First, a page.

Night of the Radishes (Noche de Rábanos in Spanish) is an annual event held every December 23rd in the city of Oaxaca, Mexico. It is one of the most unusual Christmas season events I have ever seen or photographed, as it is an event dedicated to the carving of oversized radishes. The point is to create scenes, characters, and animals that compete for prizes in various radish carving categories. I never knew there were radish carving categories until the week I spent over Christmas in the State of Oaxaca, City of Oaxaca, Mexico. Historic indeed, this event has its origins in the colonial period when radishes were first introduced into Mexico by the Spanish over a hundred years ago.
Oaxaca has a long and time honored wood carving tradition, so it is no surprise these skills have migrated to other media as well for Night of the Radishes. And what a media it is! The radishes are HUGE! Some larger even than the children harvesting them. In the olden days predating the official Night of the Radishes festival, farmers began carving radishes into figures as a way to attract customers’ attention during the annual Christmas market which was held in the main square on December 23.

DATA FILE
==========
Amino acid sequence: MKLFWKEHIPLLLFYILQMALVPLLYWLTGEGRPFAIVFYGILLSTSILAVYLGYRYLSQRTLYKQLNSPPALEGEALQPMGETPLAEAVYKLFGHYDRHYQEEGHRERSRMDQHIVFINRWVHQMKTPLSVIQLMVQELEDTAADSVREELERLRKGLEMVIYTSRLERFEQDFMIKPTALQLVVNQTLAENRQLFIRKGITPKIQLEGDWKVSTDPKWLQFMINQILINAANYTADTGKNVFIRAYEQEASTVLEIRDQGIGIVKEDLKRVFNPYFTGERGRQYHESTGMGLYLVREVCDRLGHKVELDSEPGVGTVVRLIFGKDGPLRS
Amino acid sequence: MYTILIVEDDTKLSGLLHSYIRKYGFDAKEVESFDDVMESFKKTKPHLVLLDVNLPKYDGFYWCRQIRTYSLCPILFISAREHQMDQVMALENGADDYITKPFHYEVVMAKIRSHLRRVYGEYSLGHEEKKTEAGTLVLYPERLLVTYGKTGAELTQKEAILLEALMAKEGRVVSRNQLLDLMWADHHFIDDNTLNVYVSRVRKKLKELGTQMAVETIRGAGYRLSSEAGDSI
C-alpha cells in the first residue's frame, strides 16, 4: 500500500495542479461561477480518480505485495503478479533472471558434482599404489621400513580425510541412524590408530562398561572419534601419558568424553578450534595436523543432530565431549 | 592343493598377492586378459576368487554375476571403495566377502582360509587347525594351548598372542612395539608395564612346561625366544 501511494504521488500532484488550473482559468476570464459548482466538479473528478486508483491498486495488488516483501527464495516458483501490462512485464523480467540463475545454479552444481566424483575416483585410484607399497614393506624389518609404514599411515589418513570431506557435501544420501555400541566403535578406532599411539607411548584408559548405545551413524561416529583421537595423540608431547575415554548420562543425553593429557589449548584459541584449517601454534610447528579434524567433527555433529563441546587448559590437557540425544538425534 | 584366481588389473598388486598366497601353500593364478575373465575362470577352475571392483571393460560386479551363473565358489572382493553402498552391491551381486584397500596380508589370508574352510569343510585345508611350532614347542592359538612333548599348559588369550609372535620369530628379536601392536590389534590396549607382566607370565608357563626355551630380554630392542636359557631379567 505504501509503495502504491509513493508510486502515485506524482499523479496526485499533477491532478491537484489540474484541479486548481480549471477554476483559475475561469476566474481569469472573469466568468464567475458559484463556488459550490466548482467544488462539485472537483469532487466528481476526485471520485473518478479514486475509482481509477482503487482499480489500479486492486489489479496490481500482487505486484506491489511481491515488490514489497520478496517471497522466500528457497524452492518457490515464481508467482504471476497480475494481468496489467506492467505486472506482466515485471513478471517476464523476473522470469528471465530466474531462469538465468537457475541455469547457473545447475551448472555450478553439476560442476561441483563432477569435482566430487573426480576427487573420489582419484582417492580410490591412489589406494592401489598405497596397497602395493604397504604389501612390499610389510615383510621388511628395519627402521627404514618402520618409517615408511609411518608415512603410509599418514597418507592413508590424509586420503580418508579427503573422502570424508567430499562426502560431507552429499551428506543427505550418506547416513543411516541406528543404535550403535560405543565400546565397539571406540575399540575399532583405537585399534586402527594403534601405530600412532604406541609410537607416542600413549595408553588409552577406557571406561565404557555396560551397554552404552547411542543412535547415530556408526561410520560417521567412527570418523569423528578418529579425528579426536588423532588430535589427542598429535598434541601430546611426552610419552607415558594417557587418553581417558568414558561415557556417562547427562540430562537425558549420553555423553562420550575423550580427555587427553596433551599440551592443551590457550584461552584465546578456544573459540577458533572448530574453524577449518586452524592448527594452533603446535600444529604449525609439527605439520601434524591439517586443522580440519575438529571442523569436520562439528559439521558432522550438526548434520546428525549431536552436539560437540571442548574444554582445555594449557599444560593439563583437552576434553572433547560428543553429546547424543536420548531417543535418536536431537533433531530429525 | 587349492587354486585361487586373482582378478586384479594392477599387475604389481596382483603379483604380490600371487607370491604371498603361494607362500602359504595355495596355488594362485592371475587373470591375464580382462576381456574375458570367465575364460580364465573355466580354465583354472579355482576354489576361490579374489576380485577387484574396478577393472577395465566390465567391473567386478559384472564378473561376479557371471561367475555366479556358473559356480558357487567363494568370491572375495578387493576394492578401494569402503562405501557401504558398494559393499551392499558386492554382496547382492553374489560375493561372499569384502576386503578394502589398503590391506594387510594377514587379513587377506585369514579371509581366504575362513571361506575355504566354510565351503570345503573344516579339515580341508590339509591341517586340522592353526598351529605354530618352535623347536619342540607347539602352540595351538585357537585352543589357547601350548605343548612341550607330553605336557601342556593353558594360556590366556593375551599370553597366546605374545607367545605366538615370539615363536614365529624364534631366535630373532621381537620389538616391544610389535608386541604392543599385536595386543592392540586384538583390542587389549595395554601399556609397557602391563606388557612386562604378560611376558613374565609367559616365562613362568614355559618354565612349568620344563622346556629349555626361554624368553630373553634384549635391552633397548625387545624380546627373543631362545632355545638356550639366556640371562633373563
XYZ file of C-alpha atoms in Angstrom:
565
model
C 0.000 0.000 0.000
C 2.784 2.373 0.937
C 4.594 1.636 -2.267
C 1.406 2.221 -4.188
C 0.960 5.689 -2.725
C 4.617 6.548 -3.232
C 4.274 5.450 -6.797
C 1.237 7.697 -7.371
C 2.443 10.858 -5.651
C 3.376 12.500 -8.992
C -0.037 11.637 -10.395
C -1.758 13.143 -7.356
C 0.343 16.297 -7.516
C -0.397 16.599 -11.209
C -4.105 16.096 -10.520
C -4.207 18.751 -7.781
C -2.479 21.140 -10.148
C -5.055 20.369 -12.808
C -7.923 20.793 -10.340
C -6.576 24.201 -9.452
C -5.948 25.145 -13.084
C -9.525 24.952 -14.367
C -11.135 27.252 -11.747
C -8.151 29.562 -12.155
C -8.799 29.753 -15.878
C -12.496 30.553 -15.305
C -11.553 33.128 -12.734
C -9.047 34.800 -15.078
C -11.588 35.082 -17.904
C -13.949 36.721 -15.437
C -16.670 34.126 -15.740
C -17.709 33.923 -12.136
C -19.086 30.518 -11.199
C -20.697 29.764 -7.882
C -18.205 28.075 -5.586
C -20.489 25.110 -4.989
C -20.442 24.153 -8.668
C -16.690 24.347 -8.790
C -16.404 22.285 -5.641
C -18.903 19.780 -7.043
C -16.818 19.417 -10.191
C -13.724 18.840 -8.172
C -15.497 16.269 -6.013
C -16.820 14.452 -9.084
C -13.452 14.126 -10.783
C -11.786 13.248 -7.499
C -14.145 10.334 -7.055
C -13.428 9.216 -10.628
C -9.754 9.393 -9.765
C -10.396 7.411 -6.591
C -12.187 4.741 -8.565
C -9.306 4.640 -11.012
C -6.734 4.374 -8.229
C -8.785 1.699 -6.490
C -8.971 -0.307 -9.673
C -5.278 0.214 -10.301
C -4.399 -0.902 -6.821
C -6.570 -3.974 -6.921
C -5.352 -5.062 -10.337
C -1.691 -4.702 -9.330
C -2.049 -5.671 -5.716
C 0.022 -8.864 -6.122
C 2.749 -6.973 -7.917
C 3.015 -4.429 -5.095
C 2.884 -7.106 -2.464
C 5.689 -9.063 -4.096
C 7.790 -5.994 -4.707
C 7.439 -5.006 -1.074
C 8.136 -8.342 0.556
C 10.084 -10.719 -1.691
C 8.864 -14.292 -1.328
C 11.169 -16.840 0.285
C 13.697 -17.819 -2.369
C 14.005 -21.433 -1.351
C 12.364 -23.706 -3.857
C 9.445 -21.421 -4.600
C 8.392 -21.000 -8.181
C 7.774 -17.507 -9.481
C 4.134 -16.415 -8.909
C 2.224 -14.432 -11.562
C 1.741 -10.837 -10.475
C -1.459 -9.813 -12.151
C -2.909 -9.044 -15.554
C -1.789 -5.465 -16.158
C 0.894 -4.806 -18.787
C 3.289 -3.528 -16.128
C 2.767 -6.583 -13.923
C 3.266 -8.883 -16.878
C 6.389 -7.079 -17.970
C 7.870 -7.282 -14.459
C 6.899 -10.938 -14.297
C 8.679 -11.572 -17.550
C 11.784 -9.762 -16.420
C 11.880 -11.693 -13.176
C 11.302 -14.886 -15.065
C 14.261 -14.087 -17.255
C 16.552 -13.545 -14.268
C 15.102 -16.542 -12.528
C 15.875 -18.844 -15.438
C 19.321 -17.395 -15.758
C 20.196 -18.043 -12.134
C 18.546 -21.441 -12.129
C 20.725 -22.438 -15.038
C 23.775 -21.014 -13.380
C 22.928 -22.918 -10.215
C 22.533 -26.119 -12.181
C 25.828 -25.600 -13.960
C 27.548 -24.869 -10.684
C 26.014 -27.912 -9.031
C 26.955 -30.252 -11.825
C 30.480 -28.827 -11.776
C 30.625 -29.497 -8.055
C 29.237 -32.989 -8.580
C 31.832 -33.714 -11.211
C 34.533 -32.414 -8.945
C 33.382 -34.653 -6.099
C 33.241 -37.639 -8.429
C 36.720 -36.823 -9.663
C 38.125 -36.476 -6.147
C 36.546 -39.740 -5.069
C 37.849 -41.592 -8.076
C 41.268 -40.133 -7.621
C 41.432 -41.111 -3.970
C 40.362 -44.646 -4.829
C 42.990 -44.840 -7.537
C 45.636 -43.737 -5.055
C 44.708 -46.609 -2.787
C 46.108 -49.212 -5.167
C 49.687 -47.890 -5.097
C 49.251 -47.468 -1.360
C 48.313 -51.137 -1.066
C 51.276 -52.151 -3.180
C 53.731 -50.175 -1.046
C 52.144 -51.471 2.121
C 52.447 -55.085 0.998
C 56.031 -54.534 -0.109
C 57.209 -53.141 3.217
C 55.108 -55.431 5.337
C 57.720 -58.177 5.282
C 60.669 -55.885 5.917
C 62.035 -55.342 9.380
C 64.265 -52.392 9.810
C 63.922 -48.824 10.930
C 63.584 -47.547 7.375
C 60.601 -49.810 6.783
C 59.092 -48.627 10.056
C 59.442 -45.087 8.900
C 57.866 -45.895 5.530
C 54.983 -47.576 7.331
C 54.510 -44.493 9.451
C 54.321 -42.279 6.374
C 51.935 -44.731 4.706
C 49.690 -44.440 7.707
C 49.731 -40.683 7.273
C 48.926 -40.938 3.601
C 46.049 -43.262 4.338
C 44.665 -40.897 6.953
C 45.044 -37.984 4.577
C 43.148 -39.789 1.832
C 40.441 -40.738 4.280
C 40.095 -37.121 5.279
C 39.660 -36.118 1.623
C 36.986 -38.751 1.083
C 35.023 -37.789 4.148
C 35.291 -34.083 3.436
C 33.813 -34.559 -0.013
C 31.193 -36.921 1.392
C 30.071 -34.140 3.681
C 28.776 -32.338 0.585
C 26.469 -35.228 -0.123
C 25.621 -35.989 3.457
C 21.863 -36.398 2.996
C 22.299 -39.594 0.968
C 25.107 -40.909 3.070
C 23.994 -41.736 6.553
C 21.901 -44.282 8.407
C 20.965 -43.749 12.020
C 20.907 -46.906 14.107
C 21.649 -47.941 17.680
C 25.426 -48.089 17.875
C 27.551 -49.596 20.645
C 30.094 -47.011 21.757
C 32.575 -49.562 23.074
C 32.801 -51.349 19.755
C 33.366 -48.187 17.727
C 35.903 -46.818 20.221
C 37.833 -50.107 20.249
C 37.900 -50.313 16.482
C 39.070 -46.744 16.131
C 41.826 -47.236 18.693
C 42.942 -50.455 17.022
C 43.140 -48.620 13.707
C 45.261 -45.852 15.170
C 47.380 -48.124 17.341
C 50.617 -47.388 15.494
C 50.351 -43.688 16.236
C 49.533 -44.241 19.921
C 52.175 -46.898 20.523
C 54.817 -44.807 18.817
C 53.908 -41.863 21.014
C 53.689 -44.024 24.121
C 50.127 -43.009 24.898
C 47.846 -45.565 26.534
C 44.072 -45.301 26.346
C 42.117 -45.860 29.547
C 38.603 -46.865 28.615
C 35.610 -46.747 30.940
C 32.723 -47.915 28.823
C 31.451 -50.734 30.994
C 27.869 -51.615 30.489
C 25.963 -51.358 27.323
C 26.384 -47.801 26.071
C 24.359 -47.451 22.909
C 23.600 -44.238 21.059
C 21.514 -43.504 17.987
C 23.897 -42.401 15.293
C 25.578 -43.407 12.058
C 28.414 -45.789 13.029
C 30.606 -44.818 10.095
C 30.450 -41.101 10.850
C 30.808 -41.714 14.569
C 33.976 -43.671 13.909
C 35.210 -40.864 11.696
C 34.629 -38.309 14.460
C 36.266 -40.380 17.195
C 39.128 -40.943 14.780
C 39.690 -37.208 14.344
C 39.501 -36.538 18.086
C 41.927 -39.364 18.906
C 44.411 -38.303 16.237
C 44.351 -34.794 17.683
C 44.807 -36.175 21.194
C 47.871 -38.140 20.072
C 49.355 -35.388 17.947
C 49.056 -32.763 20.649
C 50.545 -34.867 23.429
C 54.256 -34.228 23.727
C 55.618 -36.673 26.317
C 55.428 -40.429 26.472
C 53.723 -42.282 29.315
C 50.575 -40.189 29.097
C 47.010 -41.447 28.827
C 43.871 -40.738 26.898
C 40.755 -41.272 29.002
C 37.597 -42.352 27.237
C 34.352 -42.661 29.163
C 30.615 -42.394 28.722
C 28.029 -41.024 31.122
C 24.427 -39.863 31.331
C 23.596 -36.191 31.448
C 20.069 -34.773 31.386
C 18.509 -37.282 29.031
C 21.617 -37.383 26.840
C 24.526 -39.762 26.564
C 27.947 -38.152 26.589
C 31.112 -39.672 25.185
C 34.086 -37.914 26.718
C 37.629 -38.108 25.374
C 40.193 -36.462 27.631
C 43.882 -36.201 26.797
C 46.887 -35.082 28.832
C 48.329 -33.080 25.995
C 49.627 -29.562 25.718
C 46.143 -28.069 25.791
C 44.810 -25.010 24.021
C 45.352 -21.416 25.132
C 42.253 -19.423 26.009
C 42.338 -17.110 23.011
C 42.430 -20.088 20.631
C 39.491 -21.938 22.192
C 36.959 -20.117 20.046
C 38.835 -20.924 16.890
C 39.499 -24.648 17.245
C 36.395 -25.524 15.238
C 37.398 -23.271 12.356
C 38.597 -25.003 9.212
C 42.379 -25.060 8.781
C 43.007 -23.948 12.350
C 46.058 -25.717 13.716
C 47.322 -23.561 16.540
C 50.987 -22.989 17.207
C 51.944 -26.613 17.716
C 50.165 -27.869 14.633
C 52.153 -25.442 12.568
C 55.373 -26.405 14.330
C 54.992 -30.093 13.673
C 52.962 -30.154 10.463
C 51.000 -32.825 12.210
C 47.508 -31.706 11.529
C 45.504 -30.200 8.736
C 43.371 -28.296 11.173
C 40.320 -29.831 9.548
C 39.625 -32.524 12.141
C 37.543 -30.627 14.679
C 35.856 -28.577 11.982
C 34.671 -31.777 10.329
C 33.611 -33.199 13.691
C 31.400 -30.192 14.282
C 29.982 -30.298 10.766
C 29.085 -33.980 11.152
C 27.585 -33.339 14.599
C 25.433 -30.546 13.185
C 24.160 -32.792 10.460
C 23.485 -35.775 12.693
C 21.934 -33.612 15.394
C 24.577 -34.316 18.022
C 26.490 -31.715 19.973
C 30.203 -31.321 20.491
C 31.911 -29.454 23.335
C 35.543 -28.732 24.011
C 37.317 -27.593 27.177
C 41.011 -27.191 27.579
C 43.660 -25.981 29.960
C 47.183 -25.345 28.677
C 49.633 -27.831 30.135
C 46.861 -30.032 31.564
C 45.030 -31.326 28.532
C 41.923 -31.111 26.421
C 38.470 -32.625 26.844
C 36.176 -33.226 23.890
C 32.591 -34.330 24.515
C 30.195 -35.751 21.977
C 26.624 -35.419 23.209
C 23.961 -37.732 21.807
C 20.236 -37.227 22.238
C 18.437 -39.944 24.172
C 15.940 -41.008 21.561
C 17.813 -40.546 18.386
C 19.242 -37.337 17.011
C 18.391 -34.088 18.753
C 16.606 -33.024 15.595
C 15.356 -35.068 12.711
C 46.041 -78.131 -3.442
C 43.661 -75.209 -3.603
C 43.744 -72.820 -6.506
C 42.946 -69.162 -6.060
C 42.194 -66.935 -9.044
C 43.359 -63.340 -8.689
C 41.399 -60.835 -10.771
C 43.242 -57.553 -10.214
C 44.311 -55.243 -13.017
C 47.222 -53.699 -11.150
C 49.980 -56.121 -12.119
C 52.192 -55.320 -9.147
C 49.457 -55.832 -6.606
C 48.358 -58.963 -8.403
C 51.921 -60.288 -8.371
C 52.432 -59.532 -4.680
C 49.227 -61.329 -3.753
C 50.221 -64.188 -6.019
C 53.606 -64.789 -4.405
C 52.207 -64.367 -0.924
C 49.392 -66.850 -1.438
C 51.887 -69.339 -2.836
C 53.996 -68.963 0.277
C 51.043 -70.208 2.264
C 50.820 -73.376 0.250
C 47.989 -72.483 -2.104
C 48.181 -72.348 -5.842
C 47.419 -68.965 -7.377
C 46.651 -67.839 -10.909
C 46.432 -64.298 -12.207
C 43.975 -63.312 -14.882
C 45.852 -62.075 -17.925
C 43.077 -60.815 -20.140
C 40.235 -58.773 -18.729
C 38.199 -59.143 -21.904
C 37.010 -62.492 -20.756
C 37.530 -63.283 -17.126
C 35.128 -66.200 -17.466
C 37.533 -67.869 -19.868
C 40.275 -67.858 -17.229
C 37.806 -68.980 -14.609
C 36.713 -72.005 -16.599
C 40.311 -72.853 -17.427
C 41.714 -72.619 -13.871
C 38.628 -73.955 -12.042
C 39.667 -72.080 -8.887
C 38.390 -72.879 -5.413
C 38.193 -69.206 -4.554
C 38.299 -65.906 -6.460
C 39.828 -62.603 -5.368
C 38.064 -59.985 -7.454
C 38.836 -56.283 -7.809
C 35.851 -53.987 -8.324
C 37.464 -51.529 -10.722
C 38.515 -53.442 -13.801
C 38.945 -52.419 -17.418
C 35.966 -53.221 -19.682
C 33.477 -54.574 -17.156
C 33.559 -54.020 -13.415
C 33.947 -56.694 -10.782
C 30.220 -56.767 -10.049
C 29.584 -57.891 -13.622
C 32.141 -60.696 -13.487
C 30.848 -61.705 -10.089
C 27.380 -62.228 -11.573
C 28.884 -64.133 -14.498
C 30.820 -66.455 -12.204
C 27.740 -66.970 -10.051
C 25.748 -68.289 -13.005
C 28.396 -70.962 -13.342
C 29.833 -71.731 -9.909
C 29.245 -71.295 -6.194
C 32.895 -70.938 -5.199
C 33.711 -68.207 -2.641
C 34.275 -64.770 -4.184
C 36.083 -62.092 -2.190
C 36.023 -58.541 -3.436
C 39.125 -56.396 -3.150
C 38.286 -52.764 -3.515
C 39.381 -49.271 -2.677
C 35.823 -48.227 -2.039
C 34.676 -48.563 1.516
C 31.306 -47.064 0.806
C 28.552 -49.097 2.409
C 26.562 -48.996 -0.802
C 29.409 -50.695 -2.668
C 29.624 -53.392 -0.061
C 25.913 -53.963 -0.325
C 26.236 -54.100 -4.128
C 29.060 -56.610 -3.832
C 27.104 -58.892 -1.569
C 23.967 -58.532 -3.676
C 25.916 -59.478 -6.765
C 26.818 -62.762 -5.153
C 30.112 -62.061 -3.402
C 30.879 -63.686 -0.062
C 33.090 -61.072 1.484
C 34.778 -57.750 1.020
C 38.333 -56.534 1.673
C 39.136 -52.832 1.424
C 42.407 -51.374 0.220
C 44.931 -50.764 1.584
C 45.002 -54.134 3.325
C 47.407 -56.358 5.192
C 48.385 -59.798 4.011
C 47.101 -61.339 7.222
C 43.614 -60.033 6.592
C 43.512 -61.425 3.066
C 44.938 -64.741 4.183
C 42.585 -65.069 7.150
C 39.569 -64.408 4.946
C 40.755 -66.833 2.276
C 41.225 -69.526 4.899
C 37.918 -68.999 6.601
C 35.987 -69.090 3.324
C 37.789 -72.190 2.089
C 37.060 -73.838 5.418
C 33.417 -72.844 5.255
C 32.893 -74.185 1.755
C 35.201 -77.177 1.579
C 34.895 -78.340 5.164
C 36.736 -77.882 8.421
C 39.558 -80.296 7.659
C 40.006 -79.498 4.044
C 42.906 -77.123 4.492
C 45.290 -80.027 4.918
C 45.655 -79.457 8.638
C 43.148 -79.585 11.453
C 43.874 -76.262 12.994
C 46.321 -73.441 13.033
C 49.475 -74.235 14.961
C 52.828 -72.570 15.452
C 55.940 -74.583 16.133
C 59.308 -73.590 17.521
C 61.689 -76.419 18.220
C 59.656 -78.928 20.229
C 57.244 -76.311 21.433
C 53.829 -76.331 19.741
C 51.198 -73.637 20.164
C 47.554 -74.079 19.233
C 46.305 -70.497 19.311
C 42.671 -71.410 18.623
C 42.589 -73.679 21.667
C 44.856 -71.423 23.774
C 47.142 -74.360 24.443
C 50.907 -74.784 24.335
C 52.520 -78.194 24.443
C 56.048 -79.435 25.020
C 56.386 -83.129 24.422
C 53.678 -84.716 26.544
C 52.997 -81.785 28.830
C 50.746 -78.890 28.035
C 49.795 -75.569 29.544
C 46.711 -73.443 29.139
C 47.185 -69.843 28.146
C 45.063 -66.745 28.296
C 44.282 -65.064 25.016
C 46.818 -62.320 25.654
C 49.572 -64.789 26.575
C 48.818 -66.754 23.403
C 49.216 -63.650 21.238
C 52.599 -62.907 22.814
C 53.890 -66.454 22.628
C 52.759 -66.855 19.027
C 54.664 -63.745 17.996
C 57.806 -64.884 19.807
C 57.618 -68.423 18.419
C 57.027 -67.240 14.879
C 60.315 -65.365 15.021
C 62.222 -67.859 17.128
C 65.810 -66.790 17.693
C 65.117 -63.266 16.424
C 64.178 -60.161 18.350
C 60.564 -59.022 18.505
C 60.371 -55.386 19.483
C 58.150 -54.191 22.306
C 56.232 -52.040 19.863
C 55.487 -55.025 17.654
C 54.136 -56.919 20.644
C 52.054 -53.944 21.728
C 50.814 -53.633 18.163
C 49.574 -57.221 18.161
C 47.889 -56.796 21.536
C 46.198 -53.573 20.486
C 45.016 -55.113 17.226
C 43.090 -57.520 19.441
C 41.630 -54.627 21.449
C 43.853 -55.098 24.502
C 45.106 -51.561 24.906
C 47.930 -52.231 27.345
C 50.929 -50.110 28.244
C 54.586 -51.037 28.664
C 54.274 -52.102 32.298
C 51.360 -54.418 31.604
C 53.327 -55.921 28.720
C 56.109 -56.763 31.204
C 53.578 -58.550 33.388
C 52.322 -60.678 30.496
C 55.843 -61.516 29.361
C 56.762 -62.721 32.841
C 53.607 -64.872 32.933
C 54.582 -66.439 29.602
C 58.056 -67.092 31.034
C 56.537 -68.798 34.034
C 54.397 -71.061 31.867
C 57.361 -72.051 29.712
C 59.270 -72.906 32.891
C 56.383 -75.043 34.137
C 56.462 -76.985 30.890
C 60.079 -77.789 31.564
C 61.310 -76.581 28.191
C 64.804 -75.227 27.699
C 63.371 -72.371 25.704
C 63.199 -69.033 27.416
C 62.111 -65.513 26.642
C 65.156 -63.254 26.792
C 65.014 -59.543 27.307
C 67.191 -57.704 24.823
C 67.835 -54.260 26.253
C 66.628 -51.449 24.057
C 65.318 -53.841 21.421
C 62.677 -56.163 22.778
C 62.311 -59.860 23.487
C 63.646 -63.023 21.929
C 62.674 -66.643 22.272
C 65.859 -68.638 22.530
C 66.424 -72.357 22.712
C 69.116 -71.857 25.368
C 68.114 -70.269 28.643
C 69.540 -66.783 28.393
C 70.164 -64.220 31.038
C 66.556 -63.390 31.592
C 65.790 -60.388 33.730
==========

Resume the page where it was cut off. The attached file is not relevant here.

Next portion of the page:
This festival and competition goes back for many, many years. In 1897, the city of Oaxaca created the first formal competition. As the city has grown, the city has had to dedicate land to the growing of the radishes used for the event. In fact, even in today’s modern world of privatization, supervising the growth and distribution of the radishes to competitors is a city government task.
The event has become very popular, attracting over 100 contestants and thousands of visitors in modern times. Since radishes soon wilt after cutting, the art works can only be displayed for a number of hours before they degrade into just another pile of spoiled vegetables. If you have ever visited a produce market late in the evening after a long day of sales, you will well understand why the very long lines for those wishing to see the works.
The event also has display and competitions for works made with corn husks and dried flowers, which are created with the same themes as those with radishes, but with over a hundred years of tradition behind them, nothing can compete with the radishes. Except perhaps the huge smiles on the children’s faces who participate in this annual Christmas season event every year.